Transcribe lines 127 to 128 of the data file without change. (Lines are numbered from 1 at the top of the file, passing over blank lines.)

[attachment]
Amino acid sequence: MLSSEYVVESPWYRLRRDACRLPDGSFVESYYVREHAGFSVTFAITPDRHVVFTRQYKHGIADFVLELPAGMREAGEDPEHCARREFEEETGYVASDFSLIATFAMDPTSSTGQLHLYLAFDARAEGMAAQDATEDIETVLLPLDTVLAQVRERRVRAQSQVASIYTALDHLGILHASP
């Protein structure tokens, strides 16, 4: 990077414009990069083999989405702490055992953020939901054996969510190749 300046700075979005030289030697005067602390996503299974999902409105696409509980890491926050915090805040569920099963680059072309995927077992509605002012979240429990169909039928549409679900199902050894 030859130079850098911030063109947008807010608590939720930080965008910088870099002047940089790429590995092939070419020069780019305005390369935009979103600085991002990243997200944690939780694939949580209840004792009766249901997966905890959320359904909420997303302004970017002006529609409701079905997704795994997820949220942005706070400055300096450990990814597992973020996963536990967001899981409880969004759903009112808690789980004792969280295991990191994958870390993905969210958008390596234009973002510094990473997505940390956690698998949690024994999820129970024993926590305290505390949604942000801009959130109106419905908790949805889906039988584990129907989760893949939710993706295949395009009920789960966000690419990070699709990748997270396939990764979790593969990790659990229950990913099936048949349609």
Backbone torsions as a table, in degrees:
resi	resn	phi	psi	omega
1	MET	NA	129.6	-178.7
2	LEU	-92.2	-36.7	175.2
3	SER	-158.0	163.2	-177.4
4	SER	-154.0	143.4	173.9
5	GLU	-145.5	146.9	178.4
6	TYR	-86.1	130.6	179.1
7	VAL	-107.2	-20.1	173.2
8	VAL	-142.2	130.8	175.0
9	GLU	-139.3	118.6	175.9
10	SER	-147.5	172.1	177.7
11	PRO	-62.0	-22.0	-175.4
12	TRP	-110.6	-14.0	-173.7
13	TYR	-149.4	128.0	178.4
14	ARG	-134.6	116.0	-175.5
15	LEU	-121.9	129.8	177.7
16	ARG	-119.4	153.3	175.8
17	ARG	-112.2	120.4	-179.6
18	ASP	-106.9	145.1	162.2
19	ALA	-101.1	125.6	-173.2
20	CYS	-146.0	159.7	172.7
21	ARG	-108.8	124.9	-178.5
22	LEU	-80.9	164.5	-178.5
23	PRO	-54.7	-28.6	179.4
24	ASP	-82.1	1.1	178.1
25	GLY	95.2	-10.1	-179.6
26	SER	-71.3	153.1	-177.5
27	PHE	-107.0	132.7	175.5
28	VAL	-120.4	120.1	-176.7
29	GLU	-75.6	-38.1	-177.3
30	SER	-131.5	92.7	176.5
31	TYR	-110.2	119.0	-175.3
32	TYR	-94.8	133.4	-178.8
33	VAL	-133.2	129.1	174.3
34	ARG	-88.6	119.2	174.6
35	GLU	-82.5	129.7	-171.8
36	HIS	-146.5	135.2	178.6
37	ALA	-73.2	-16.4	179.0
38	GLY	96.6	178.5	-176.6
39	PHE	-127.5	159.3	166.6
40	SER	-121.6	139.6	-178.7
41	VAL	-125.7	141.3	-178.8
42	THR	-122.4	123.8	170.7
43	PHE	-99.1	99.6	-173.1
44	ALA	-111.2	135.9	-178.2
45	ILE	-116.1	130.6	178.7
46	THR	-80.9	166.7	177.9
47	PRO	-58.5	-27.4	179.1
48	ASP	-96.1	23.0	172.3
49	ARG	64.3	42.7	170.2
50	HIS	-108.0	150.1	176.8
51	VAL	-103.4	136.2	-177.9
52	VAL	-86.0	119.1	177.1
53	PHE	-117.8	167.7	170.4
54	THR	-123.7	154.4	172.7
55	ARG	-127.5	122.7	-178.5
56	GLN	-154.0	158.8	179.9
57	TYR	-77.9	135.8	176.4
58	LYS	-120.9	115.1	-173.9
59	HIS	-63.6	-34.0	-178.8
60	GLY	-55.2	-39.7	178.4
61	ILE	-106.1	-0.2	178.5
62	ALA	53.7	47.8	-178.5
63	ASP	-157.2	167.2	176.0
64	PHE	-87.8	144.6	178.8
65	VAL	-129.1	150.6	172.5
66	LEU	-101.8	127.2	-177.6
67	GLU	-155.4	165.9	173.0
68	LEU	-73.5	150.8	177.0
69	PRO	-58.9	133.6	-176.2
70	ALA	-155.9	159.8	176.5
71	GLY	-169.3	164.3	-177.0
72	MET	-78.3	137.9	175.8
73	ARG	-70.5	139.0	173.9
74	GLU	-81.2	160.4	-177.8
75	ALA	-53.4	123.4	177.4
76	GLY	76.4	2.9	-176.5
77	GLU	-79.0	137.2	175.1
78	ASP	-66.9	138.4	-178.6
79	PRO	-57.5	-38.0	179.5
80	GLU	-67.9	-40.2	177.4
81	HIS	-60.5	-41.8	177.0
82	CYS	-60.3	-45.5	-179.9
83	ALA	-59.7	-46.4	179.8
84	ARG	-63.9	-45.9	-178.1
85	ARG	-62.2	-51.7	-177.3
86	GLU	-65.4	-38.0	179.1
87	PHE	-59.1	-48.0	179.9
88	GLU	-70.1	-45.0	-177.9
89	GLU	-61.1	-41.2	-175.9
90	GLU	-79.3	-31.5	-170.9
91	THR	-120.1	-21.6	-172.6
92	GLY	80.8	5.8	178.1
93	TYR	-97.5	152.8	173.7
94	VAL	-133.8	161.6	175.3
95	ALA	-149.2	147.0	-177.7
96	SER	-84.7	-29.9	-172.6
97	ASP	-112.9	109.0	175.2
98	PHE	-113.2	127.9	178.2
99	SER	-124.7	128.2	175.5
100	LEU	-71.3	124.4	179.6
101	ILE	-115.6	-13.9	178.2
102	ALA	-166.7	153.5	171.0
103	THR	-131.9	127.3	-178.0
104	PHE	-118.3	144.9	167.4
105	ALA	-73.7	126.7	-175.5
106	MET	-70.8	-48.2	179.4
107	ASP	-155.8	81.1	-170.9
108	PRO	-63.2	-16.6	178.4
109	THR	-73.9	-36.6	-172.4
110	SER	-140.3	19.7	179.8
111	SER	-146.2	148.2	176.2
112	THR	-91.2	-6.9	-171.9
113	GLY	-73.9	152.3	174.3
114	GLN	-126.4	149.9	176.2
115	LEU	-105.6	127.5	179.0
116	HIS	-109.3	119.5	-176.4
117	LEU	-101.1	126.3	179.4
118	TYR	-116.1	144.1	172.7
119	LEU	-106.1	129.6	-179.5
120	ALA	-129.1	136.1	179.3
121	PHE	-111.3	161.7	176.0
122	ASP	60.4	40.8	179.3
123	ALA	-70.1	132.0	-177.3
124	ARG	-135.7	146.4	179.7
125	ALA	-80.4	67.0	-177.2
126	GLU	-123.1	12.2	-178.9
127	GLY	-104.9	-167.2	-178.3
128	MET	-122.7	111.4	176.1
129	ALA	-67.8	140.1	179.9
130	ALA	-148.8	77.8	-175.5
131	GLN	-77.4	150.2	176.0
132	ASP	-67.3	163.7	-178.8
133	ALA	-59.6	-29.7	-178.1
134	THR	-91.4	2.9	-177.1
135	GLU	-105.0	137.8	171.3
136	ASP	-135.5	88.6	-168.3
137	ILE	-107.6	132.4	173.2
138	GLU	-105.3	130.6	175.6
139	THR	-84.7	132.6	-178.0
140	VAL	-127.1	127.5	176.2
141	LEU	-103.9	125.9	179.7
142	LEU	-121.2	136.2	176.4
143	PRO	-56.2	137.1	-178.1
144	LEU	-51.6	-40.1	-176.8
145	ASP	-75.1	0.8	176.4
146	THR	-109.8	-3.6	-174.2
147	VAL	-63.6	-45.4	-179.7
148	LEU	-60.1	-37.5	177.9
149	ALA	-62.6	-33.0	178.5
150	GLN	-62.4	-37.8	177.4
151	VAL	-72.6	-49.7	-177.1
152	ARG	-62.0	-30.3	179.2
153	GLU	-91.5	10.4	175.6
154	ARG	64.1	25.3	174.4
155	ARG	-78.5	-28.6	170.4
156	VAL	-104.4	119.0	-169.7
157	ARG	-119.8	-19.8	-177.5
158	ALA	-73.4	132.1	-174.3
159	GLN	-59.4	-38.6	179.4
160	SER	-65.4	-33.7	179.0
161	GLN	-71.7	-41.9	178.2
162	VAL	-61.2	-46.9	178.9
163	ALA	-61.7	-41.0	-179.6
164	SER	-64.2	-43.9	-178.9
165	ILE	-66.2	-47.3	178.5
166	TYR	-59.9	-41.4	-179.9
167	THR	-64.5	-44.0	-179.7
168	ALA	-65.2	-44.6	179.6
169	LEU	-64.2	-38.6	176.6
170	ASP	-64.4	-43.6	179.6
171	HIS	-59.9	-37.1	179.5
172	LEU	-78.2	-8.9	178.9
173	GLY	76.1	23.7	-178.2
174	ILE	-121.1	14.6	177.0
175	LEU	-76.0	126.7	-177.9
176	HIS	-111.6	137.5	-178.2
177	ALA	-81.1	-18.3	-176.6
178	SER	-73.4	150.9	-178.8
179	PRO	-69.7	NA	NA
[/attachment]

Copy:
123	ALA	-70.1	132.0	-177.3
124	ARG	-135.7	146.4	179.7